Relational continuity is co-created between the patients and primary health care providers characterized by their shared understanding, good communication, and addressing patients’ needs in a coordinated way [38]. The results of our study highlighted the importance of professional permanence, communication, inter-professional coordination, and culturally competent care providers in a proactive health care organization that positively favours relational continuity. Some of the barriers in this study, such as lack of workforce, long waiting list, and language barriers, and enablers such as cultural competency, were similar to those previously found on the issue of access to care in rural and remote communities [39,40,41].

As per Rainbow model of integrated care in a primary health care setup, integration extends from clinical integration (micro level), professional and organizational integration (meso level) and system integration (macro level), with normative and functional integration as enablers across all levels [2, 42]. Our results identified elements of clinical, professional, organizational,normative and functional integrations as enablers of relational continuity in this Indigenous integrated primary health care setup [2] .

Several studies have been conducted to evaluate the impact of relational continuity of care on health and health care outcomes in various health care domains including long term conditions and chronic diseases such as diabetes and asthma [43,44,45,46,47], special needs health care [48,49,50], and maternal health care [15]. However, to the best of our knowledge, this study is the first to explore the perspective of a northern Indigenous community on relational continuity in terms of oral health care in a primary care organization.

Relational continuity and professionals’ permanency:

Consistency of professionals is considered as an influencer for relational continuity in establishing a continued patient–provider relationship with a sense of trust and affiliation, patient–provider mutual understanding, and better quality of consultations [51]. Similar to previous studies, our results have also identified that turnover of health care providers and inconsistent staffing jeopardize relational continuity at the organizational level [19, 52]. Previous studies also support our results that trust and confidence with a physician develop over time [53,54,55]. The higher turnover of health care providers results in dissatisfaction, isolation, or helplessness and confusion due to receiving different treatment and medical advice [46, 51]. Furthermore, the insufficiency of professionals negatively affects relational continuity due to unavailability of an appointment at a suitable time and long waiting times for appointments, which hampers service utilization [56] .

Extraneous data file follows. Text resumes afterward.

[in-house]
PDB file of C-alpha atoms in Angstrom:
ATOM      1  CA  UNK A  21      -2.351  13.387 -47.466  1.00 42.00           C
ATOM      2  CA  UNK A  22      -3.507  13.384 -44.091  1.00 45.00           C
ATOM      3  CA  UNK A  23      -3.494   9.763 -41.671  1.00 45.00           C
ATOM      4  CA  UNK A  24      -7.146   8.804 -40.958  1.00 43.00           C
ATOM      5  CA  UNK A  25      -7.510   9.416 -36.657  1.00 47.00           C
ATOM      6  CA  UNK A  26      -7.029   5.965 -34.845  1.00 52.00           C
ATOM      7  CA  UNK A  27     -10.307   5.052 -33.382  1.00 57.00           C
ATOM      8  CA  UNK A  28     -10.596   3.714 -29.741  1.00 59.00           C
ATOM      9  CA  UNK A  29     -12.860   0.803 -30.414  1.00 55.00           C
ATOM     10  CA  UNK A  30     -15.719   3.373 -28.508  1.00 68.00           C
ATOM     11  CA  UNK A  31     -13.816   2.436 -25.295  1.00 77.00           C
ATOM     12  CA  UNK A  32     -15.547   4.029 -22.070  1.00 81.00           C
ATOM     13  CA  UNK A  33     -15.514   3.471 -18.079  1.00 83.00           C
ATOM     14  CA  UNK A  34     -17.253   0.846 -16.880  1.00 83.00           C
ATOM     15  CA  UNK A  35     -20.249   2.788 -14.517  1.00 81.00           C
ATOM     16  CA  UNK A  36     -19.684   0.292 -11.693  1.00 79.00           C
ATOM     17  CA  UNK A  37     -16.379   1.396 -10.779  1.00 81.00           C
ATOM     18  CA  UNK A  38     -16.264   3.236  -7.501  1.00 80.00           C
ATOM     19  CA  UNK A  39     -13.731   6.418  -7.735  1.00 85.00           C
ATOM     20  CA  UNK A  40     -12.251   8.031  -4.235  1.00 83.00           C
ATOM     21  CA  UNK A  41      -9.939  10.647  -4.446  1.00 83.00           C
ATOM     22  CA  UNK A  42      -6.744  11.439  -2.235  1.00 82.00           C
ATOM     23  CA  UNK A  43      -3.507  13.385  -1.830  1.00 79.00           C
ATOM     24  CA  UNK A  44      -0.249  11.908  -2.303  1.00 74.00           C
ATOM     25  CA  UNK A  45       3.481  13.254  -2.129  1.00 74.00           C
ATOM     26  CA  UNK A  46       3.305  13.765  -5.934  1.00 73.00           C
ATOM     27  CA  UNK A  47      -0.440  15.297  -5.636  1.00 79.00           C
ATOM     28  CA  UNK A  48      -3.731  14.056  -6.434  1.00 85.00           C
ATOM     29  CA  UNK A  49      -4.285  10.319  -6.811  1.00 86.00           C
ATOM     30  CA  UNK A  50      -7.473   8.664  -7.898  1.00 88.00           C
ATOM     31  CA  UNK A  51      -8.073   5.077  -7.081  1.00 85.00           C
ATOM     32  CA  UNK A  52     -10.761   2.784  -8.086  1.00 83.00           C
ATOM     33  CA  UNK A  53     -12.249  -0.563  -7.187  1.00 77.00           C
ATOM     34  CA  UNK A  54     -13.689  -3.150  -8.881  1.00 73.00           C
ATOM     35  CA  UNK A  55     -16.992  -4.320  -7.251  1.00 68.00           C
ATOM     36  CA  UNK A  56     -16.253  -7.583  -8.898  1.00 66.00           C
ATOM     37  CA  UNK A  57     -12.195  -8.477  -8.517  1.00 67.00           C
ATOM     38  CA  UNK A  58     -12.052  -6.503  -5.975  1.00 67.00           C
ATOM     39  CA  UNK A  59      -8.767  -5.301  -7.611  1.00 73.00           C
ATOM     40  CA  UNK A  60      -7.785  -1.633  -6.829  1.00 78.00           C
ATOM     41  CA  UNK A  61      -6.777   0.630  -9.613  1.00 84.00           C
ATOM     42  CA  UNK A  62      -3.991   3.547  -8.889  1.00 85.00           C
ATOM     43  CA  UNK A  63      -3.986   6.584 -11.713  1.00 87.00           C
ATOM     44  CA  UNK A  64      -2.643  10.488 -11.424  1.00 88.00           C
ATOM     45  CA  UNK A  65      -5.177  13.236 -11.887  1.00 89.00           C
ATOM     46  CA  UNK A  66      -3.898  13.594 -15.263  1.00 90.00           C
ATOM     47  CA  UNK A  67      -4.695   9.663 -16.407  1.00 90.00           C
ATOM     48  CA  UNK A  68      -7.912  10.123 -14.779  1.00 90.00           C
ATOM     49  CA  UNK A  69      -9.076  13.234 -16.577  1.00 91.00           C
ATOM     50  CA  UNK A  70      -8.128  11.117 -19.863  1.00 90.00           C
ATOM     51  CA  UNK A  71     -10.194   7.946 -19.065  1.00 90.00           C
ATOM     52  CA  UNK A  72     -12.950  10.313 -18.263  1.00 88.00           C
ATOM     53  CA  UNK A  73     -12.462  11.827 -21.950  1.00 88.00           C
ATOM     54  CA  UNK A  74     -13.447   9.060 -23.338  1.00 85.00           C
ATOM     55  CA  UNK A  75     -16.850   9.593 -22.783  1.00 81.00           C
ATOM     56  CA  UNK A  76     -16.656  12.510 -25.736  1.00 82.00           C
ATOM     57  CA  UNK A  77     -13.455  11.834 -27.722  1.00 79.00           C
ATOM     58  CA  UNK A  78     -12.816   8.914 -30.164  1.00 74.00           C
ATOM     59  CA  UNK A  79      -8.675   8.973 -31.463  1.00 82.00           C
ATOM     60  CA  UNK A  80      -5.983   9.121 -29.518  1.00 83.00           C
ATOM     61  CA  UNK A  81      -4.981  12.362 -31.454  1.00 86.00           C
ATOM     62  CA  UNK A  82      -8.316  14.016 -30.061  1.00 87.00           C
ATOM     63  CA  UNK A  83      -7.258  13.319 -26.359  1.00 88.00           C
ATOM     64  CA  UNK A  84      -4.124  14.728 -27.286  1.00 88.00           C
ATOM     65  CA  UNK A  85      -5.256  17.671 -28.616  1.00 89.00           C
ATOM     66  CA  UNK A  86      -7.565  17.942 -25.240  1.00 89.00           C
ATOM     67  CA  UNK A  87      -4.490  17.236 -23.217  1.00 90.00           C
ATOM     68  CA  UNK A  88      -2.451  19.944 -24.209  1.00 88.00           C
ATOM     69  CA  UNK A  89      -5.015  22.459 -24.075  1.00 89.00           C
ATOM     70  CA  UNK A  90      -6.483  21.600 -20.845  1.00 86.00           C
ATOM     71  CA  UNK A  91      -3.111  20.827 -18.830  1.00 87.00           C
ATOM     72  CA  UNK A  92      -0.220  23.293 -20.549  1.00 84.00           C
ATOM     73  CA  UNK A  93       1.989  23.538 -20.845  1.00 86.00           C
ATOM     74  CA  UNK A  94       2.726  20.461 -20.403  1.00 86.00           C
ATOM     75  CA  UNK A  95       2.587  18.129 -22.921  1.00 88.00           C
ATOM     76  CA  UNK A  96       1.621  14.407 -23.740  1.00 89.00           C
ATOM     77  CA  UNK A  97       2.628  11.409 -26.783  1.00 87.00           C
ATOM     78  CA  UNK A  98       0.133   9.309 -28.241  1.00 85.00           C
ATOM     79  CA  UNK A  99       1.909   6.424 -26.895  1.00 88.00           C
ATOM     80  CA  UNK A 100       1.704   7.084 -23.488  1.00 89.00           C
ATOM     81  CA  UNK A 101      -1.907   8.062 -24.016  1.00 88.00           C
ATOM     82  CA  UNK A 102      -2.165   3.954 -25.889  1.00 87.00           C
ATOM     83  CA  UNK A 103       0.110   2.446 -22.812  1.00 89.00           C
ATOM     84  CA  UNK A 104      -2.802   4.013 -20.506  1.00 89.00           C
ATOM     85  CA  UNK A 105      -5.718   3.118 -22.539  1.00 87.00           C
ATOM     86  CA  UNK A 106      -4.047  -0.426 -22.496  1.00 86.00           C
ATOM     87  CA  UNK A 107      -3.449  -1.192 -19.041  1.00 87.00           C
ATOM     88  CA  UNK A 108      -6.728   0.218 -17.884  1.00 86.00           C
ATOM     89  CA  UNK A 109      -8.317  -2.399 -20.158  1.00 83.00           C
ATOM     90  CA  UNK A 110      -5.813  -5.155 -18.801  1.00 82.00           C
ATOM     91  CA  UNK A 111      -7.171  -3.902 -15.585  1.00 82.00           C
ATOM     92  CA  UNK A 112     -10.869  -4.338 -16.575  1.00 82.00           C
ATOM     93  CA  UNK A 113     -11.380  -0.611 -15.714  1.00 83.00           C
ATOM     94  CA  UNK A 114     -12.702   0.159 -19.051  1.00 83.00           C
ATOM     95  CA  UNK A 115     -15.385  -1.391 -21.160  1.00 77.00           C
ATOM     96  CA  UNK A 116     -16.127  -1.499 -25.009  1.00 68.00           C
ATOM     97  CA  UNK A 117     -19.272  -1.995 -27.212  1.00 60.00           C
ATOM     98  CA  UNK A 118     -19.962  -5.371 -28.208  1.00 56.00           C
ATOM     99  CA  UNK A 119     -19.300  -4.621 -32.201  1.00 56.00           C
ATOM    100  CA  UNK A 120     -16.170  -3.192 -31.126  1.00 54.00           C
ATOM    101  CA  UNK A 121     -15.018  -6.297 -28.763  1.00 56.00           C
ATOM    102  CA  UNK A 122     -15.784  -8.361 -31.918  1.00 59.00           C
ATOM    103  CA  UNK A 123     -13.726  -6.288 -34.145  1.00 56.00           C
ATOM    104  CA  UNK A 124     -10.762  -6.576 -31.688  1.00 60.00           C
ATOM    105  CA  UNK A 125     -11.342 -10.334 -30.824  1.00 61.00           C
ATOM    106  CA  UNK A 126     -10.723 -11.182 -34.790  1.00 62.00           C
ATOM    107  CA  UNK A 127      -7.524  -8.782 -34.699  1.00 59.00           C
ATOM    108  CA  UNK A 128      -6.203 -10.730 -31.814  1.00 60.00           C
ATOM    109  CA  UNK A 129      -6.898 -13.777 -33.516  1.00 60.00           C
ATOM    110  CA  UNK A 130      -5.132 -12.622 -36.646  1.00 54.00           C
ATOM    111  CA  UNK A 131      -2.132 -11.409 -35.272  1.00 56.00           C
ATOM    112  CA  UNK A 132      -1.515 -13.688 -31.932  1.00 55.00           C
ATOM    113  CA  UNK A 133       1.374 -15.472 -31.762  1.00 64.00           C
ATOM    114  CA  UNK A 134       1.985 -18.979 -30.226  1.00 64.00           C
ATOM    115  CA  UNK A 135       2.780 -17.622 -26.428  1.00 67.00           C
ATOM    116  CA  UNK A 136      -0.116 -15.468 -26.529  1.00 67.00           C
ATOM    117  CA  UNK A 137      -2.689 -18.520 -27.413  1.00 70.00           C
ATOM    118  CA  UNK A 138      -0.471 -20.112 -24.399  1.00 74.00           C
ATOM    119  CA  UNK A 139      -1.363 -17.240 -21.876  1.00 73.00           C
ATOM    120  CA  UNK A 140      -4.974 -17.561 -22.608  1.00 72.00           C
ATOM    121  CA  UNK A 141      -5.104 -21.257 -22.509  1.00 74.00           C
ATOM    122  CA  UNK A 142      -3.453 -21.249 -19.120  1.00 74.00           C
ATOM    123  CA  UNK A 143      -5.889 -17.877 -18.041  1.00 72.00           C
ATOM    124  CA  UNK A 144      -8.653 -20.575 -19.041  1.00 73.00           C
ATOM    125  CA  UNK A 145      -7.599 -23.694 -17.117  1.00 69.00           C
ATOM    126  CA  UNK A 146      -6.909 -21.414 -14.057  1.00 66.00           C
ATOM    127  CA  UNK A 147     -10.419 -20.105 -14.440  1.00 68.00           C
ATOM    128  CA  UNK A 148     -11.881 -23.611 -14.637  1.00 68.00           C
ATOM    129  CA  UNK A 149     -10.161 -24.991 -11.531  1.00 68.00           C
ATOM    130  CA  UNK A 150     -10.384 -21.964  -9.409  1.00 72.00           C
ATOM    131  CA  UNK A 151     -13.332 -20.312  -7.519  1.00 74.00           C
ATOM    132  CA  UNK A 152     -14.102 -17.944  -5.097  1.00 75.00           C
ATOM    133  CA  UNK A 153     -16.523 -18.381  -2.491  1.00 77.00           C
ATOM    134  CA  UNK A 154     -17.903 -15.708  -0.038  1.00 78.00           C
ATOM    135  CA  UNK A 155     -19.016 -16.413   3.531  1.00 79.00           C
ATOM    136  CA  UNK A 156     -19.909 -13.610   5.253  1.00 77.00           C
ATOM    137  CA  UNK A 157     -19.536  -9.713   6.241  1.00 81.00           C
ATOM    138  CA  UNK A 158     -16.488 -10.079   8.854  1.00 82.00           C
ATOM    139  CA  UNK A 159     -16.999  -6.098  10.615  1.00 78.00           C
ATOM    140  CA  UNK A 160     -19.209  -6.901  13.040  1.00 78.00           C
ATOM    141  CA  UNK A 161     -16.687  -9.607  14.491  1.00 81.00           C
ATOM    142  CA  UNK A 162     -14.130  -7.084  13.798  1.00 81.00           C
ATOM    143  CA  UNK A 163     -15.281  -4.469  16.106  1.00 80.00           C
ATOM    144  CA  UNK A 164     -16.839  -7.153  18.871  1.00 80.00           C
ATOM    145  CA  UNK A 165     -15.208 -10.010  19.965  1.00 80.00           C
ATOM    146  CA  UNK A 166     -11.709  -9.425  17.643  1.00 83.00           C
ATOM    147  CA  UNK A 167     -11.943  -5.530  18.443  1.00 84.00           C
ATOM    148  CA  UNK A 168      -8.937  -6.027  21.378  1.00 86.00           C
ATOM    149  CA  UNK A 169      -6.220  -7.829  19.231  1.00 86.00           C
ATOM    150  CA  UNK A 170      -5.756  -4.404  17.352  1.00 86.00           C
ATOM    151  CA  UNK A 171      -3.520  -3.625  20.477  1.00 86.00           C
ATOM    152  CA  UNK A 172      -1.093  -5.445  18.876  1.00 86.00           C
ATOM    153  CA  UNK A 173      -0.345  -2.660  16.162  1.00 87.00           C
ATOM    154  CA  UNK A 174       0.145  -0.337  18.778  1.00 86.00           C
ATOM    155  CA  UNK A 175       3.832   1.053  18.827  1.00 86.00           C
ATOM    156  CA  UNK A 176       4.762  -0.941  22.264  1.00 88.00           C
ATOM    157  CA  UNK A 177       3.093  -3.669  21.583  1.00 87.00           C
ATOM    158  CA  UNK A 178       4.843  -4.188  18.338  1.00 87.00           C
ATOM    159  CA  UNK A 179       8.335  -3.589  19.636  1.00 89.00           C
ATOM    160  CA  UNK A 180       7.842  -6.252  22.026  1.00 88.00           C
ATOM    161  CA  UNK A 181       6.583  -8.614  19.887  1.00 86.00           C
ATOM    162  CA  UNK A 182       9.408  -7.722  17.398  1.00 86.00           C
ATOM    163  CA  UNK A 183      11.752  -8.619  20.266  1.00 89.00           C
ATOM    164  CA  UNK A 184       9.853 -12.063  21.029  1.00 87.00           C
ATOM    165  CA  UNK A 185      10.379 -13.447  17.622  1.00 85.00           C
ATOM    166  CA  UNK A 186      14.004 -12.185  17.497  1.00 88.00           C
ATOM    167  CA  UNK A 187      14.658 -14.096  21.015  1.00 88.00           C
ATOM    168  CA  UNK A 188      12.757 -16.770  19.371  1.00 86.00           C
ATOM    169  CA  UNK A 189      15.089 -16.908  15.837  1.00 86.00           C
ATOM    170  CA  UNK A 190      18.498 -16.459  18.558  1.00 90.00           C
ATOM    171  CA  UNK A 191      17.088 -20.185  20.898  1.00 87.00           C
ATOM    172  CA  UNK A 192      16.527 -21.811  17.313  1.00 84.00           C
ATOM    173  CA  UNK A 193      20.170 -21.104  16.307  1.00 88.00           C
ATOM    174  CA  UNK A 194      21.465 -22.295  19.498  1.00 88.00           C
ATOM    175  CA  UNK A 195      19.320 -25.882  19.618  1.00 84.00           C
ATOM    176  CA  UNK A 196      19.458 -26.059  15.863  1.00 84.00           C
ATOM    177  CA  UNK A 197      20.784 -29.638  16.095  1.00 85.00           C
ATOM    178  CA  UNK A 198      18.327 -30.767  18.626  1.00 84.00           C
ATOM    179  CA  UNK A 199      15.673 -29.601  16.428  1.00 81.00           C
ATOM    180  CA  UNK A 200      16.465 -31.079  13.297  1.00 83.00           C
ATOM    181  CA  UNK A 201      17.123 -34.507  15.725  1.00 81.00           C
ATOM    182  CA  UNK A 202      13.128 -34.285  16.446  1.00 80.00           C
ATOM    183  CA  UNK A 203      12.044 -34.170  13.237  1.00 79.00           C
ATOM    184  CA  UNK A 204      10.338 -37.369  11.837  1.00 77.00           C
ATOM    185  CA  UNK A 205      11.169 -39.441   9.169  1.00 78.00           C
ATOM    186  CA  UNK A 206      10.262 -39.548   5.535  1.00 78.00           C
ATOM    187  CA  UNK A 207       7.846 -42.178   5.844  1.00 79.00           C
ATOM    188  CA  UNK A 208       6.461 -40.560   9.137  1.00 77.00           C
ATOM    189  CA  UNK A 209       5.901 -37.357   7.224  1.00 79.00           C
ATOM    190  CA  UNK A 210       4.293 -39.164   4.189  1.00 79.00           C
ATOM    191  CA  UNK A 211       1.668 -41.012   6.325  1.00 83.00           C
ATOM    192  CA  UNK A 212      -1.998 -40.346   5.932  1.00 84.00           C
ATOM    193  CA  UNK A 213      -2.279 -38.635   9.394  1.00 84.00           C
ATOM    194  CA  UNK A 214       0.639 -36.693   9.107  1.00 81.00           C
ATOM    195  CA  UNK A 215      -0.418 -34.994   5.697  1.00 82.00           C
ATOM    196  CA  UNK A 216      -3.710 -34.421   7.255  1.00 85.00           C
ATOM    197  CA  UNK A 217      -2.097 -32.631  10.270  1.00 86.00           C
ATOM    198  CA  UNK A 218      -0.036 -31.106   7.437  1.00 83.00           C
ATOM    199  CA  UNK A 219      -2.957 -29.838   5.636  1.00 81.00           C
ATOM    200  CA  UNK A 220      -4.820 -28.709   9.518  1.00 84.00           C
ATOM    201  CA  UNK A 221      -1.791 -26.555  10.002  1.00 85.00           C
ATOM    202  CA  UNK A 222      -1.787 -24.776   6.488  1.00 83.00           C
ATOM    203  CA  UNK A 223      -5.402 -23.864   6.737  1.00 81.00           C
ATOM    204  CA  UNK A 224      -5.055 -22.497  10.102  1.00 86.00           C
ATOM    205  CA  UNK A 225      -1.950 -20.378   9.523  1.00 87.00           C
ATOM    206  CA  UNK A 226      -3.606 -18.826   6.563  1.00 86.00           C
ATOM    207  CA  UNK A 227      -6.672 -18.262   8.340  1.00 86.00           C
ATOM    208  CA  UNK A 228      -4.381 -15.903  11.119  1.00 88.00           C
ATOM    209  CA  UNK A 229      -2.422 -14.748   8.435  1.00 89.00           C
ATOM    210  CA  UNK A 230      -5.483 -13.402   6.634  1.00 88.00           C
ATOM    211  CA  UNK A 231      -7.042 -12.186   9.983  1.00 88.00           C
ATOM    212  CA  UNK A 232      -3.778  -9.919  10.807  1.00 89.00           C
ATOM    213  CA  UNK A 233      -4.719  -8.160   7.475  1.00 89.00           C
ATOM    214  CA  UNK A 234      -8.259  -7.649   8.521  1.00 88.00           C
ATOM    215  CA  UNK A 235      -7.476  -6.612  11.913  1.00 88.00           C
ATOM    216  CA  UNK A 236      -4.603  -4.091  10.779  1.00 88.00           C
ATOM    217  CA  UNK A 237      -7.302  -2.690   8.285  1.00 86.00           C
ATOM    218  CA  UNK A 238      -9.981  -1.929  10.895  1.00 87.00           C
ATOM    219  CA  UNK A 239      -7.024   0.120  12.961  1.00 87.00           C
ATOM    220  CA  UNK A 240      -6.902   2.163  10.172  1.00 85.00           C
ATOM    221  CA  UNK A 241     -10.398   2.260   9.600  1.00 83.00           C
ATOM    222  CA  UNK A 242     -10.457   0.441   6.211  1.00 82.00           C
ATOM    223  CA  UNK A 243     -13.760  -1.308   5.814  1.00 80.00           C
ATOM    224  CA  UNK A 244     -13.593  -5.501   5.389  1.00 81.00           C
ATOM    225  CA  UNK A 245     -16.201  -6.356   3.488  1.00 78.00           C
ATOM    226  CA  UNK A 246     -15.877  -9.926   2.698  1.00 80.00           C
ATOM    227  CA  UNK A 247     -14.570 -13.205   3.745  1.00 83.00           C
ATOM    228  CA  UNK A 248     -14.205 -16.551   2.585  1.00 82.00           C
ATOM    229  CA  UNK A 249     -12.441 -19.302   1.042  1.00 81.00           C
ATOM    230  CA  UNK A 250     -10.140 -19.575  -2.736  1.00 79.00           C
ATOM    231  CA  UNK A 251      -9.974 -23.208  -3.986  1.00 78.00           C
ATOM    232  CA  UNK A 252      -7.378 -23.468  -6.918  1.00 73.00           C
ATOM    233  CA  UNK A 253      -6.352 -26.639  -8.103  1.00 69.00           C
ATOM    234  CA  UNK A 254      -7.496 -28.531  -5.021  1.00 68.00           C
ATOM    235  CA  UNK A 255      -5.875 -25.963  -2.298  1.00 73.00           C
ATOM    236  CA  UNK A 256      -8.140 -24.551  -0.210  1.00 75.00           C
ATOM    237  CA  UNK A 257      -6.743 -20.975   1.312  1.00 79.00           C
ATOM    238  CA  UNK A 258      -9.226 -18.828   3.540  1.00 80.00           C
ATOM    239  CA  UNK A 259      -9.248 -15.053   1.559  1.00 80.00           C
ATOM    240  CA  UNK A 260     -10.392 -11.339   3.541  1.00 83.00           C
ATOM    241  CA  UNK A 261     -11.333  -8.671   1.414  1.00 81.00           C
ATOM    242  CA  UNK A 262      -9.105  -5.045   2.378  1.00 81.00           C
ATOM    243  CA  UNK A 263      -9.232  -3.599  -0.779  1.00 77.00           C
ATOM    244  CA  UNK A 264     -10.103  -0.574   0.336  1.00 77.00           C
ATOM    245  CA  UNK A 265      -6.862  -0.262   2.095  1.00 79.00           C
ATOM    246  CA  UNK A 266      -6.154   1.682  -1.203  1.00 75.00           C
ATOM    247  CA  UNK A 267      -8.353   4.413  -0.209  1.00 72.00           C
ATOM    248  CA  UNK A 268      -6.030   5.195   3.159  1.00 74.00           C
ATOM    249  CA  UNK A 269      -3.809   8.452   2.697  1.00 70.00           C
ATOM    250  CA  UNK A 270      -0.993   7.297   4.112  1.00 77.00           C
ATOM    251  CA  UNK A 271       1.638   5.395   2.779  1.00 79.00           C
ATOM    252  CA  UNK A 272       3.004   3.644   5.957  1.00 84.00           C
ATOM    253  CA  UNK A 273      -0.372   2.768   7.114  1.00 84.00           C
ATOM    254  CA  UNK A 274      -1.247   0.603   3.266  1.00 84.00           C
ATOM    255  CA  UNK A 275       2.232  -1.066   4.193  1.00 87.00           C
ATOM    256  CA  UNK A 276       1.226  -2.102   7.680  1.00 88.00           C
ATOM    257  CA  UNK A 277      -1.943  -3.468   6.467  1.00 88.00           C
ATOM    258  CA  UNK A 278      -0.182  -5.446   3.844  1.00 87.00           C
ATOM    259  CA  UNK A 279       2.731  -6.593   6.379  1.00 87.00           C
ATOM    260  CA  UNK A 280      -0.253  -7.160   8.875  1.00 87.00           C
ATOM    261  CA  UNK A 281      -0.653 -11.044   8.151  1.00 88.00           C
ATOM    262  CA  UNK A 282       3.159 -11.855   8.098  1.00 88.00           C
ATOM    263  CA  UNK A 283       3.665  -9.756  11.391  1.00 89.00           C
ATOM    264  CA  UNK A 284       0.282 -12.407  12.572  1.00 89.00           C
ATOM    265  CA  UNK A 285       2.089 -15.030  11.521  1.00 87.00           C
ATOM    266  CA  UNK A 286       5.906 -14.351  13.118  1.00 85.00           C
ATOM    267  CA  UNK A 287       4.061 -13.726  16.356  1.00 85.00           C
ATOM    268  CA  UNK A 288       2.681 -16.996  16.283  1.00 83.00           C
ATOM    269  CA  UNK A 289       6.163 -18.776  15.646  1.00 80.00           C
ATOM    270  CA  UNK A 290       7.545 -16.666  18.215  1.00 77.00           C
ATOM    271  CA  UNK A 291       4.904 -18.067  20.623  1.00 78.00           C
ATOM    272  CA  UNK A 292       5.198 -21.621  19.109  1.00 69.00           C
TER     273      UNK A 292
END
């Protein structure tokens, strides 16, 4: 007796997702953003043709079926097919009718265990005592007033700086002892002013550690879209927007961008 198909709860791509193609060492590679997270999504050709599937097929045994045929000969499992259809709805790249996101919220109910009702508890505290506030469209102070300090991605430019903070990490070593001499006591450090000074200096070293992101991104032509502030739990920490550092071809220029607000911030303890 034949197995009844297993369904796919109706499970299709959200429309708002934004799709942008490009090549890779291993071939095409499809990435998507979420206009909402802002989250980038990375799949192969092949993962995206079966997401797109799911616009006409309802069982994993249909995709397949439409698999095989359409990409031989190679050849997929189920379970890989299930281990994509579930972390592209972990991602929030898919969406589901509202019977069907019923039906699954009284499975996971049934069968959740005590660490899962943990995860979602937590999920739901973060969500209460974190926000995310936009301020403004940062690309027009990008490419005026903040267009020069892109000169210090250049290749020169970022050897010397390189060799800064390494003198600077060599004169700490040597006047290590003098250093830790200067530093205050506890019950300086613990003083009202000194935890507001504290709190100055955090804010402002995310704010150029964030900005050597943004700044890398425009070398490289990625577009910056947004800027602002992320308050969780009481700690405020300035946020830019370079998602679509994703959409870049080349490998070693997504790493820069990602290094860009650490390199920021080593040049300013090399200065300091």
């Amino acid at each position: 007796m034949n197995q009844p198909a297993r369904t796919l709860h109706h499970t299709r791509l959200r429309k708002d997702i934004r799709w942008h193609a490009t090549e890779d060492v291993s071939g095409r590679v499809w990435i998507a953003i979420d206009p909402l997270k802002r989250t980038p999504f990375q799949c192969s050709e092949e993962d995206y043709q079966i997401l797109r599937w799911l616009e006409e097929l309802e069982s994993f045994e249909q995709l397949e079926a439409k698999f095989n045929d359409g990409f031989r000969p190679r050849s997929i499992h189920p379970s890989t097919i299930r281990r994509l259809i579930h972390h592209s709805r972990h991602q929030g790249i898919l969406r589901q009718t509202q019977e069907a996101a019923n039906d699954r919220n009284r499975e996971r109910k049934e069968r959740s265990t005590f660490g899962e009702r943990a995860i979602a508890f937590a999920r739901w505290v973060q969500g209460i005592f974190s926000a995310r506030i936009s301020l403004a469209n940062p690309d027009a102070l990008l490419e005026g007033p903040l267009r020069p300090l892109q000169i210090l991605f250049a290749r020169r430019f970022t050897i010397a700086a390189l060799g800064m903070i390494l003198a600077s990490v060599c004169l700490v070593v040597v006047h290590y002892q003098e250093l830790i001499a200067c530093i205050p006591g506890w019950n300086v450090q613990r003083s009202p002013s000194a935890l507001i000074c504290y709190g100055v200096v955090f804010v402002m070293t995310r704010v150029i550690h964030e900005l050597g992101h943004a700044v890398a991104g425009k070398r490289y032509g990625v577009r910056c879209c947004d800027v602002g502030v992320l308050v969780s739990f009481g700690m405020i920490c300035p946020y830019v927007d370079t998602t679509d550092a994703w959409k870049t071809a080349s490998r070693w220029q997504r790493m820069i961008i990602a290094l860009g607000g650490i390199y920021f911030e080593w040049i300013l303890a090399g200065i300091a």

Relational continuity and doctor-patient communication:

Evidence on doctor–patient communication linked effective communication with improved health care quality measures including patient satisfaction, treatment compliance, and health outcomes, which in turn can improve the relational continuity of care [57]. In the present study, we found barriers to effective communication between the oral health provider and patients especially in children and elderly patients. An ineffective communication due to language barriers has been associated with frustration and feeling of neglect and isolation among patients [56]. The presence of an interpreter not only improves the quality of the patient–provider conversation but also provides more eloquent explanations of the patient’s condition [56]. This is observed as an enabler for primary oral health care integration in the present study as local health care providers were noticed taking this opportunity. However, non-Indigenous primary health care providers in these communities need to understand historical, sociodemographic, political, and cultural contexts of rural Indigenous health and health inequities to provide effective relational continuity of care [19].

Relational continuity and interprofessional collaboration:

Our results are consistent with the WHO report suggesting that relational continuity facilitates effective care coordination in an integrated health care setting [4]. Shared responsibility and collaboration among dental care and primary care providers are instrumental in promoting the integration of oral health care [58]. This was observed to be an enabler of relational continuity, and further efforts will be required to stimulate ongoing communication by defining, implementing, and evaluating each health provider’s specific role.

Recommendations:

Based on the study results, the following strategies are recommended by the participants to overcome barriers and promote enablers in Cree First Nations and other northern multi-lingual communities:

  • Health care policies and practical strategies based on financial and non-financial incentives (such as spousal employment opportunities, further education and training opportunities, social needs incentives such as housing, transport, and care and education of children) to promote the recruitment of permanent health care providers.

  • Custom training of local/ Indigenous people to become professional health care providers.